May 25

Although the phenomenon of using slaves as soldiers had antecedents in pre-Islamic and early Islamic times, the formal institution of military slavery in the Islamic world had its origin in the Abbasid caliphate in the ninth century, when al-Mu’tasim (833-842), distrust­ing the loyalty of some regiments of his army, came in­creasingly to rely on his personal slaves for protection, eventually expanding his slave bodyguard to an alleged 20,000 men, garrisoned at Samarra. From the ninth through the eighteenth centuries the Mamluk soldier – slave corps formed an important part of the armies of many Islamic dynasties, including the famous Janissaries of the Ottoman sultans. It was in Egypt, however that the mamluk military system reached it apogee, under the Mamluk Sultanate (1250-1517), when Egypt was ruled for a quarter of a millennia by an aristocracy of slave-soldiers.

Mamluk is an Arabic term meaning "possessed" or "owned," and generally refers to military slavery. (Military slaves were also sometimes called abd or ghulam.) During the Mamluk dynasty the major source of recruitment was Turkish nomads from the steppes of Central Asia, who were viewed as exceptionally hardy, loyal and warlike, and who had learned basic skills of archery and horsemanship during their nomadic youth on the steppe. During the early Mamluk dynasty the majority of the mamluks came from Kipchak tribes; after the reign of Sultan Barquq (1382-1399), recruit­ment focused on Circassians. However, during different periods of the dynasty, smaller numbers of Mamluks were recruited from a number of additional ethnic groups, including Mongols, Tatars, Byzantines, Russians, Western Europeans, Africans, and Armenians.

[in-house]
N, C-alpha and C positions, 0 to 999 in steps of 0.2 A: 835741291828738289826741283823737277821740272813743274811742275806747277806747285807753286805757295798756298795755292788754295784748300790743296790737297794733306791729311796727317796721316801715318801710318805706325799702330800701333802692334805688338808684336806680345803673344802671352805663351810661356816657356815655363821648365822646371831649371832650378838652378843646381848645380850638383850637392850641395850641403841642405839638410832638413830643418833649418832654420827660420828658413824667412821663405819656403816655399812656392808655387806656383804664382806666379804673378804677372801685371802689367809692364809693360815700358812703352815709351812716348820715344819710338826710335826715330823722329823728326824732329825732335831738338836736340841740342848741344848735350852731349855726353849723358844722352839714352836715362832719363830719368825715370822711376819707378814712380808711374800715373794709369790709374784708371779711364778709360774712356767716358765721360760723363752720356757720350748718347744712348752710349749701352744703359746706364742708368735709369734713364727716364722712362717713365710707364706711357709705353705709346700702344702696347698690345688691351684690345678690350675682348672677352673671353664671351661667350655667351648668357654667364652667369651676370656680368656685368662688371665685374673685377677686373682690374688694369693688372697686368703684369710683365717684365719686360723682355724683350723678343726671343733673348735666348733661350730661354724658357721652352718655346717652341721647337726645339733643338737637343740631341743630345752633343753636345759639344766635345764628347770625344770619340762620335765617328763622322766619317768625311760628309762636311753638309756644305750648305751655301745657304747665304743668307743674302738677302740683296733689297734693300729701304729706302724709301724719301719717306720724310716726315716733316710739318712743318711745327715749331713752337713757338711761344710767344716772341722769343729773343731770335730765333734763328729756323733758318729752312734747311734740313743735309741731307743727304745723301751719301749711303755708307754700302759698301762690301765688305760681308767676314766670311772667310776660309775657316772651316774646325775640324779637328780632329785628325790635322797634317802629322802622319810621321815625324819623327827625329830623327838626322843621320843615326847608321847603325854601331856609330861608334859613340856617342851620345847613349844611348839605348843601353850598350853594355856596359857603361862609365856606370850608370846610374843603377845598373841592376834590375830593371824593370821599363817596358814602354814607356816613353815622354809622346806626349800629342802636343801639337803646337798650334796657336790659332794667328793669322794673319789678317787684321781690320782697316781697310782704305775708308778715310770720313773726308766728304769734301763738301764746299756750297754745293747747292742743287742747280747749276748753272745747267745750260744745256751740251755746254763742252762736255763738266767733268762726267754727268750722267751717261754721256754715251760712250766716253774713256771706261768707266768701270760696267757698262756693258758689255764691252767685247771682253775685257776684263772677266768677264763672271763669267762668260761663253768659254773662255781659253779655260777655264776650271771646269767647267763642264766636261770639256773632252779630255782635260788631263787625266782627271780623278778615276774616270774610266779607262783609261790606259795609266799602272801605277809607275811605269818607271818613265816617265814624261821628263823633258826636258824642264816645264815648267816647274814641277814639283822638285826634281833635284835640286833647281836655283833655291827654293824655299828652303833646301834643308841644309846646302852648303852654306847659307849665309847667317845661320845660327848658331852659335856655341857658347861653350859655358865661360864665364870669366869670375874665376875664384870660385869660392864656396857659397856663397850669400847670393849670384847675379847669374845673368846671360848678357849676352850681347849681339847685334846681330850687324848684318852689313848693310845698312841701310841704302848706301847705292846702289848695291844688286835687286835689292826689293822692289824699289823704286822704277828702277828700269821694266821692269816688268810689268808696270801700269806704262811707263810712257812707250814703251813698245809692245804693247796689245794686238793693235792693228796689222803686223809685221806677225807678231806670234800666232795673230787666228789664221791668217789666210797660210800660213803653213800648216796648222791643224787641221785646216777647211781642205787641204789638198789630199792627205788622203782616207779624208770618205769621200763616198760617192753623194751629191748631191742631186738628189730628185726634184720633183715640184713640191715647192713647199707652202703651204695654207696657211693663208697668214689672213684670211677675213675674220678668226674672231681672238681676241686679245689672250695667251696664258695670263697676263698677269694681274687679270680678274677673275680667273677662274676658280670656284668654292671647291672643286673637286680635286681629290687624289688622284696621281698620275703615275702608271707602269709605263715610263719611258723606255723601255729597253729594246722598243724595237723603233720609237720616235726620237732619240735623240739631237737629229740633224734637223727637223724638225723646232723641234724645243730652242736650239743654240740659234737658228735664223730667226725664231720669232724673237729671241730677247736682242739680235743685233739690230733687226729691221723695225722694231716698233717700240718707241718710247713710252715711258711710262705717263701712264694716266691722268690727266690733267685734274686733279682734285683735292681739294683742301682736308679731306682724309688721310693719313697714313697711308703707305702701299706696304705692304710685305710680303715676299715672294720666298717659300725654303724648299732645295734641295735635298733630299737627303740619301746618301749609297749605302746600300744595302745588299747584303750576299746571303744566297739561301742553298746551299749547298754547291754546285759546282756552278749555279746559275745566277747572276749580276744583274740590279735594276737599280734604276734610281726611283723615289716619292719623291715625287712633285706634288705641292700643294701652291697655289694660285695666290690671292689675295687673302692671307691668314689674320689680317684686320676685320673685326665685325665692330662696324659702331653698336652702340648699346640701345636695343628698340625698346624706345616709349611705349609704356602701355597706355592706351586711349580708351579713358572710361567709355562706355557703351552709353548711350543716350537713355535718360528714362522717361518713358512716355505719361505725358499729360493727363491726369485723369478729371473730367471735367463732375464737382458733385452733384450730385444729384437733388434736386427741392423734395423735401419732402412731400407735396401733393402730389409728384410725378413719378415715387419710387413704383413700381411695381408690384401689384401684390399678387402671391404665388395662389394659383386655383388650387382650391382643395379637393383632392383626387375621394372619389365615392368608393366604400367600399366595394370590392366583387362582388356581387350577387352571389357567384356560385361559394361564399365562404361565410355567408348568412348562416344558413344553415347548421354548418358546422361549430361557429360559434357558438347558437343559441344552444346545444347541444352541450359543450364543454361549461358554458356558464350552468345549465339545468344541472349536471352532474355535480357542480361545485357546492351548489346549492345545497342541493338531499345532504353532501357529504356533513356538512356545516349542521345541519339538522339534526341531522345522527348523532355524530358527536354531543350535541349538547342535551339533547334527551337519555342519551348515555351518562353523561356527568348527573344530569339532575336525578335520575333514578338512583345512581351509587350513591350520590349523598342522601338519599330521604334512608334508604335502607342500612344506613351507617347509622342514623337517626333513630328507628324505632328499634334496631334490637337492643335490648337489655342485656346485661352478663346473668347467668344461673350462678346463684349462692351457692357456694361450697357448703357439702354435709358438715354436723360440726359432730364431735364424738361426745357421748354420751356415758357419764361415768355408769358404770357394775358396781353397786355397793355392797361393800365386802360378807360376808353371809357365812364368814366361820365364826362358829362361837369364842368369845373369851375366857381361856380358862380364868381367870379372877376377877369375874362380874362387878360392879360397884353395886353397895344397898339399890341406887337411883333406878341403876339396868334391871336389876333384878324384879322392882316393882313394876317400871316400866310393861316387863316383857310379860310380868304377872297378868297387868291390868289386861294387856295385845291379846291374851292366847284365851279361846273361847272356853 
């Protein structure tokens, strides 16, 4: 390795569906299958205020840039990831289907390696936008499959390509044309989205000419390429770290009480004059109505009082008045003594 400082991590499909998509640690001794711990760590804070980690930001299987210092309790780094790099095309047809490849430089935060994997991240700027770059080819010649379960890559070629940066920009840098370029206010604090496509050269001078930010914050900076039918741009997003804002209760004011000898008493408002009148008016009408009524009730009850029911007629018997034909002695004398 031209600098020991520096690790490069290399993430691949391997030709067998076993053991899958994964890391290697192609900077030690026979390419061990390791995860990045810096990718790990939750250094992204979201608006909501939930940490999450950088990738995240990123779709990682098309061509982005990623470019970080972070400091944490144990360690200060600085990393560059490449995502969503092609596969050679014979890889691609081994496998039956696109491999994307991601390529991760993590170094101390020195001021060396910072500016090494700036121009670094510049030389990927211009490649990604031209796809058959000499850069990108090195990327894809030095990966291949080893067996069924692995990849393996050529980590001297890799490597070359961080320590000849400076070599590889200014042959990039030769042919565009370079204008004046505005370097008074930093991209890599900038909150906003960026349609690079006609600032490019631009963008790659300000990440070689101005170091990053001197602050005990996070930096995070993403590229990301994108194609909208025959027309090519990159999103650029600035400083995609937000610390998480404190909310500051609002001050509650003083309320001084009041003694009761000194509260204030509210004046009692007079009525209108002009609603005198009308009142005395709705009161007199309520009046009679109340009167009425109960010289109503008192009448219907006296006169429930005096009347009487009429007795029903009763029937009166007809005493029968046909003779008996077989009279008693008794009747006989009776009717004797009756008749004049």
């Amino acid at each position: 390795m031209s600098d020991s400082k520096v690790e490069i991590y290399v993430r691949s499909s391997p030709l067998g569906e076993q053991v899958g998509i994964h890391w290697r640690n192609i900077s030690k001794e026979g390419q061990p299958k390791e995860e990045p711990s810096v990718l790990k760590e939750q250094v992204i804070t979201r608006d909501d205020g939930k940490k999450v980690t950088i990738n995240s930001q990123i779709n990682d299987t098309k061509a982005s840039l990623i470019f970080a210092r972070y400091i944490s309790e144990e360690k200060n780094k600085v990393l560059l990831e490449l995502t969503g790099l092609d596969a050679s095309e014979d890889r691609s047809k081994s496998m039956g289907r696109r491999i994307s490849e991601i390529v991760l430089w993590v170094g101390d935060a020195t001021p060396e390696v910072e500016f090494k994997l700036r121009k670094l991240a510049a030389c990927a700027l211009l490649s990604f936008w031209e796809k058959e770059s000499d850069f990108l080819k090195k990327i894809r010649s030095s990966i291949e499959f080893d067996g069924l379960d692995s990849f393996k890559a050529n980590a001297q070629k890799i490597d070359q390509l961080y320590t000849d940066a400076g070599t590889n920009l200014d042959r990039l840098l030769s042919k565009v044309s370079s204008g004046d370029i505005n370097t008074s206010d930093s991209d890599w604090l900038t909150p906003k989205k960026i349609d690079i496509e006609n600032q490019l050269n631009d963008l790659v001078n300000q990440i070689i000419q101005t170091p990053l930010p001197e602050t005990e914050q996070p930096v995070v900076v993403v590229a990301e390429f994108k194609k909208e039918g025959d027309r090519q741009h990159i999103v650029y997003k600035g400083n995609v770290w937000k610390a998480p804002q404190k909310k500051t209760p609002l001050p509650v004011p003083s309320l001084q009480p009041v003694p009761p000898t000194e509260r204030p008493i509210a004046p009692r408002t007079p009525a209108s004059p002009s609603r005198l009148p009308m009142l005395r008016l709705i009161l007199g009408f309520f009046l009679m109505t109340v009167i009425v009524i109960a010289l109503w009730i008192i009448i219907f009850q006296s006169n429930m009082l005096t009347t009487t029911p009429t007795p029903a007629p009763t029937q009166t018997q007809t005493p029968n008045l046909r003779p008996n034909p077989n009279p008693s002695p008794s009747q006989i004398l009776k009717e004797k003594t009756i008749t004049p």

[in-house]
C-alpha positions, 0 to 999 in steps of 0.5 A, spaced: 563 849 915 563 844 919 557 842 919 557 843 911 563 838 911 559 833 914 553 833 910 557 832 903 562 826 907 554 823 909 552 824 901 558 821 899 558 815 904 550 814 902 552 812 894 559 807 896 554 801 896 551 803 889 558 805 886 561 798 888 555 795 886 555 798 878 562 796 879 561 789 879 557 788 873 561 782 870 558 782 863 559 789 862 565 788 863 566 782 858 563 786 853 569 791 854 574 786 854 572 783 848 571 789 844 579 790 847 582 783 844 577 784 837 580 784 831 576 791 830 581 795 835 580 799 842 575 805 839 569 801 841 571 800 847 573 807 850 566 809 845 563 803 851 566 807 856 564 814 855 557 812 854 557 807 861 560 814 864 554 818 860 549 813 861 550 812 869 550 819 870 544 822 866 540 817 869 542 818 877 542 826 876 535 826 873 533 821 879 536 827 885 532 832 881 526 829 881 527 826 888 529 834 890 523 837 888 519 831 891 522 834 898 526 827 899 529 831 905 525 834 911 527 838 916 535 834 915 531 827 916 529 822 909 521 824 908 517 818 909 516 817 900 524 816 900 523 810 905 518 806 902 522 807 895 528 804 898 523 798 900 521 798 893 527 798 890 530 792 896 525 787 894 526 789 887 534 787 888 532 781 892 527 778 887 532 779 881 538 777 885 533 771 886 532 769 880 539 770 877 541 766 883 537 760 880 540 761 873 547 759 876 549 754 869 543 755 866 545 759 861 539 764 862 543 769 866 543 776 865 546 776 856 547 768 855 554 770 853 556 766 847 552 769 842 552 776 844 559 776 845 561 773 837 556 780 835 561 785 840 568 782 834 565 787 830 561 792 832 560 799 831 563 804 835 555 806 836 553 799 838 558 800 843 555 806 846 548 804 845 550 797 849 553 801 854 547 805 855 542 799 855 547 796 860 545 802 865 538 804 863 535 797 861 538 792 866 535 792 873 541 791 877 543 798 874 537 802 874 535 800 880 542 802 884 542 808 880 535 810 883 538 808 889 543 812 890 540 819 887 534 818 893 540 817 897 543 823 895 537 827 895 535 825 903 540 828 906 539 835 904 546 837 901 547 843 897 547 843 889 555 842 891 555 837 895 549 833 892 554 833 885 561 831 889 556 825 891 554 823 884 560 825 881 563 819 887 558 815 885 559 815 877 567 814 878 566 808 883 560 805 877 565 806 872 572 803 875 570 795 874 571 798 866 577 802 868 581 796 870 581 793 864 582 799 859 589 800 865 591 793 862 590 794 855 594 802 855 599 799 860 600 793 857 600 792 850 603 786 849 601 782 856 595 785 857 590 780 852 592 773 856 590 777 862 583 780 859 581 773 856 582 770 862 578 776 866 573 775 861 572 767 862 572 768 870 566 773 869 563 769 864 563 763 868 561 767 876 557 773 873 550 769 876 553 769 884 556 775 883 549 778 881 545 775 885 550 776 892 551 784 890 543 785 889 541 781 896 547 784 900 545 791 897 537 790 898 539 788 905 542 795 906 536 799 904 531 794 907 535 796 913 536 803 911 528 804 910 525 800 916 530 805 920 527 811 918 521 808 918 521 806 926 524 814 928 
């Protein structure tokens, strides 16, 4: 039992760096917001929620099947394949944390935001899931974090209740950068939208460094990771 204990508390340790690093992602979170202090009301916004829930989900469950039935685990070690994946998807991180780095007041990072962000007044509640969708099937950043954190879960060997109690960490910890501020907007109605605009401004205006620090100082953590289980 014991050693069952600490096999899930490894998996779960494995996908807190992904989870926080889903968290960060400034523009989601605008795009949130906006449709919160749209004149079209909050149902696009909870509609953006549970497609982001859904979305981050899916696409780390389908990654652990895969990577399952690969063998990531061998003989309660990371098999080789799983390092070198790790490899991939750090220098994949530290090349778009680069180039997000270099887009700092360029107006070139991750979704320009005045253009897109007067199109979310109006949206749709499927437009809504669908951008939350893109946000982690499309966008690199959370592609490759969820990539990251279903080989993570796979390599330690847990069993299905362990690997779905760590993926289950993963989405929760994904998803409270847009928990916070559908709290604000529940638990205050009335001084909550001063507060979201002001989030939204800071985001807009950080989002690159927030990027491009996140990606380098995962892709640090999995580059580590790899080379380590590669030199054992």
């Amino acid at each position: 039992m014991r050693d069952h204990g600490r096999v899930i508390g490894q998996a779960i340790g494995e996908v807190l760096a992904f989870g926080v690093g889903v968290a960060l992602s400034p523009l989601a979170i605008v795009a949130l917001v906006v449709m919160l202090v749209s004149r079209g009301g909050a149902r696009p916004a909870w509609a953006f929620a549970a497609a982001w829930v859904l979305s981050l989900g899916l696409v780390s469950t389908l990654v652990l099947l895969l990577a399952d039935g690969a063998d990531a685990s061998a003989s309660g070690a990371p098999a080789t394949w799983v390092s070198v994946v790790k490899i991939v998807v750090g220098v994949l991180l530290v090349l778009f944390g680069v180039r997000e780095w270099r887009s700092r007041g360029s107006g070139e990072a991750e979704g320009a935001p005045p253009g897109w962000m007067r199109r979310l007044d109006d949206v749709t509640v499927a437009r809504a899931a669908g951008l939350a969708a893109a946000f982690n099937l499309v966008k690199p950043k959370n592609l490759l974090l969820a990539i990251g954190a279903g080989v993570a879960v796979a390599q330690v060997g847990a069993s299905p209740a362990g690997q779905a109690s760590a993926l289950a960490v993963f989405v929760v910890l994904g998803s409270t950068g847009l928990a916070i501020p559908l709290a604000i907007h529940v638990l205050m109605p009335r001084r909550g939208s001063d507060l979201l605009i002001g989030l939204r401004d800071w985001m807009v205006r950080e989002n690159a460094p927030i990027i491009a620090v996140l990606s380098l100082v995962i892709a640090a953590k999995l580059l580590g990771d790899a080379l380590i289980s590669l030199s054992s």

Mamluks began their military careers as young no­mad boys on the steppes of Central Asia, who were captured as slaves during military campaigns or raids. Slave merchants would select boys in their early teens with the proper physique and skills, transporting them to the slave markets of Syria or Egypt. There, agents of the sultan would purchase the most promising candi­dates, enrolling them in a rigorous training program. The new Mamluk recruits were taught Islam, and at least nominally converted, while engaging in multi – year military training focusing on horsemanship, archery, fencing, the use of the lance, mace and battle – axe, and many other aspects of military technology, tactics and strategy; several dozen military manuals survive detailing all aspects of Mamluk military sci­ence and training. Emphasis was placed on skill at mounted archery; Mamluk warriors represented an amalgamation of long-established Islamic military systems with a professionalized version of the warrior traditions of steppe nomads.